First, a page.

Code: everything is here on GitHub. There’s a handful of documented, worked examples and a Max 6 project you can launch to try everything out. As always, the wonderful Leiningen is used as the build tool.
The second niggle is wonderfully didactical: porting one of Darwin Grosse‘s interactive drawing examples (“Puffdraw”, from day 6 of the November Patch-a-day) resulted in a program which seemed to work, but constantly ran out of heap, or caused the garbage collector to blow the stack. Here are a couple of pertinent bits of the code:
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This thing gets called rapidly to track mouse pointer movements and is also on a 30-millisecond timer; on each event a new point is added to the front of a queue, the last point is taken off the end, and the queue is redrawn on screen. (The code now uses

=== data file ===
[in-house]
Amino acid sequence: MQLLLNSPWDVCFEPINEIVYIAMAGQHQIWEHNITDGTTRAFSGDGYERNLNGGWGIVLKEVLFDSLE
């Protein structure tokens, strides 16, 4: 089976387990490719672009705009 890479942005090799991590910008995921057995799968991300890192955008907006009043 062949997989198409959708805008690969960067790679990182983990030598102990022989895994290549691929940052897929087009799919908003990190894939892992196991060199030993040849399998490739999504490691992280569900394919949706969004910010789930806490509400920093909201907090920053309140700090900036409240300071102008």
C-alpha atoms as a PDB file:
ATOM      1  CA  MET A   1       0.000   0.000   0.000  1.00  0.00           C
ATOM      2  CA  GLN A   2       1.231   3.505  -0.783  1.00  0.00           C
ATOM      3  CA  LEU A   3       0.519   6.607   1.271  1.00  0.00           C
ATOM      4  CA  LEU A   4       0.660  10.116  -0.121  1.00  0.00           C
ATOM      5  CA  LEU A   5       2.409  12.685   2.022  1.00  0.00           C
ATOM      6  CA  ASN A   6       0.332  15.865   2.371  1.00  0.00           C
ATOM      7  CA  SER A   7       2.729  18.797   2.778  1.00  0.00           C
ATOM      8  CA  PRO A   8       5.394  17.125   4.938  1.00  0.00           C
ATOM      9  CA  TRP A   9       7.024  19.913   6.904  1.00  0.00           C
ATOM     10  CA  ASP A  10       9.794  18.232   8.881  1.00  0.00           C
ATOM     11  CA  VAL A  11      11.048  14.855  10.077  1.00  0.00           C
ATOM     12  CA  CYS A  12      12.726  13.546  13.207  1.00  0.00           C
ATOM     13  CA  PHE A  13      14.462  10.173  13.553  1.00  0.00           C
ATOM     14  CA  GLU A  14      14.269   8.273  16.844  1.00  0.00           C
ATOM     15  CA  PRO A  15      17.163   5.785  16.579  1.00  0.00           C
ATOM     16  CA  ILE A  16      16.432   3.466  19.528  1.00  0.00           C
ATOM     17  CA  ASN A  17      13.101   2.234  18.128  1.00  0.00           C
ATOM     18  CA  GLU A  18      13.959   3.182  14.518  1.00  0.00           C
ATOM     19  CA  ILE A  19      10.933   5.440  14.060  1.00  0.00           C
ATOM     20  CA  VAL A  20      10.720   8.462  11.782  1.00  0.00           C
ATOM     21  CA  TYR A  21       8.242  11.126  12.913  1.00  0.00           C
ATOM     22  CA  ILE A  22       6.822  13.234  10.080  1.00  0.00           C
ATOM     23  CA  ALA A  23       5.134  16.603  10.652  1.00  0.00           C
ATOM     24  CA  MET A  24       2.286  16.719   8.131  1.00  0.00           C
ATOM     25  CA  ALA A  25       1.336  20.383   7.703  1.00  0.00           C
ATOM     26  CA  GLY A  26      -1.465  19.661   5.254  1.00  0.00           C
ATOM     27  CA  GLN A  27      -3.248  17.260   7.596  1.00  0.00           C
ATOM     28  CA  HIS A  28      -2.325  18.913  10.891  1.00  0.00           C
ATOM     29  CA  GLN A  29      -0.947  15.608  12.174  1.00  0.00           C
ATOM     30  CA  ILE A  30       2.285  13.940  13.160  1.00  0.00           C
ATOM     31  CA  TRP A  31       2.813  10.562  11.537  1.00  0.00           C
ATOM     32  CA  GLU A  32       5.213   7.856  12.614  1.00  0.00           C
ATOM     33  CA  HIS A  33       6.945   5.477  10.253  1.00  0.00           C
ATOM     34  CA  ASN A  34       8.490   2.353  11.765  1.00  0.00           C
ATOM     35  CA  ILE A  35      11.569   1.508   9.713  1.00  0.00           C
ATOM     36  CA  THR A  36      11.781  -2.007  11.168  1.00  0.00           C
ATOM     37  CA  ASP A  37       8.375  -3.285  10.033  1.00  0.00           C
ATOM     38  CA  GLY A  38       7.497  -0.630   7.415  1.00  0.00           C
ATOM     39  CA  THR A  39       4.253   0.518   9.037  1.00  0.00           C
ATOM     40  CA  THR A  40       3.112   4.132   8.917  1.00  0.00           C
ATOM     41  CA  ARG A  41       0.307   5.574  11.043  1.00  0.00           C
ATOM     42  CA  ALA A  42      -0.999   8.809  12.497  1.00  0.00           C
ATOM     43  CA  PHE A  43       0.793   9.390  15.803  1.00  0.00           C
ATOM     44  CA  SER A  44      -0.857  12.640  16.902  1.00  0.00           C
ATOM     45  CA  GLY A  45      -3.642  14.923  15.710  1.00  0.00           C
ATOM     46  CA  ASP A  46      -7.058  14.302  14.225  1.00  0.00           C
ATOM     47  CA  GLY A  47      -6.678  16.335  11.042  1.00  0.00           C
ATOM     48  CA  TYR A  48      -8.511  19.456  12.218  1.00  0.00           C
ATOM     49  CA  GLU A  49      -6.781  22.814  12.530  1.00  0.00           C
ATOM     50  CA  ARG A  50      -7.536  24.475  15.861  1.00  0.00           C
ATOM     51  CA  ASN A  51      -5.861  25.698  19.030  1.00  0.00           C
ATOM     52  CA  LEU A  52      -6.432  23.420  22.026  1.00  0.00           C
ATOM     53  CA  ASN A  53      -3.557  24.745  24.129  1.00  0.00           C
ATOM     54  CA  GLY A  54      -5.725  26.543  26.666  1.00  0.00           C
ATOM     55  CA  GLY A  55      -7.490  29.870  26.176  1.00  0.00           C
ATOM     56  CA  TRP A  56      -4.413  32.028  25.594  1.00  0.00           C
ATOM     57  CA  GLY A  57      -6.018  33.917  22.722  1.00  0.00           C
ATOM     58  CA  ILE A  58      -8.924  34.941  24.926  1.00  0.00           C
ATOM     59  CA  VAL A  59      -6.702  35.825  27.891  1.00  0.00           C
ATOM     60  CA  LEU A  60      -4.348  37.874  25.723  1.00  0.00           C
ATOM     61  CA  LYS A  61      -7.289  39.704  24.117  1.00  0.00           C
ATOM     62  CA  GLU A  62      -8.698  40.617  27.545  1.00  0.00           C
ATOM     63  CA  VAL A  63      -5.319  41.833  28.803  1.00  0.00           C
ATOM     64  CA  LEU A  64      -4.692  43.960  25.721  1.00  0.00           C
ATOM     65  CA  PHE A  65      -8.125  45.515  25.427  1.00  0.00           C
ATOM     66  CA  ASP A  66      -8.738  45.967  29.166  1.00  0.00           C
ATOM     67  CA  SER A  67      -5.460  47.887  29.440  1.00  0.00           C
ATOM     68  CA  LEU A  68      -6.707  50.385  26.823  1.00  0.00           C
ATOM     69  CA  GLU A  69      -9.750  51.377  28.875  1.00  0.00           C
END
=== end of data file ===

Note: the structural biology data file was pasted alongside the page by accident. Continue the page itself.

take instead of
drop-last, but the result is the same.)
The drawing routine looks something like this:
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So, why does this blow up? (Let’s ignore the fact that the iteration makes the traversal complexity O(n^2) on the length.) Well, Clojure is a lazy language, so the queue generation (
drop-last) builds suspended data structures. Because the for-loop knows how long the queue is, it never attempts to read the end of it and force its complete evaluation. Result: each time the queue gets cycled with new data, a bigger suspended data structure is built, and it is never pared down by being examined to the end.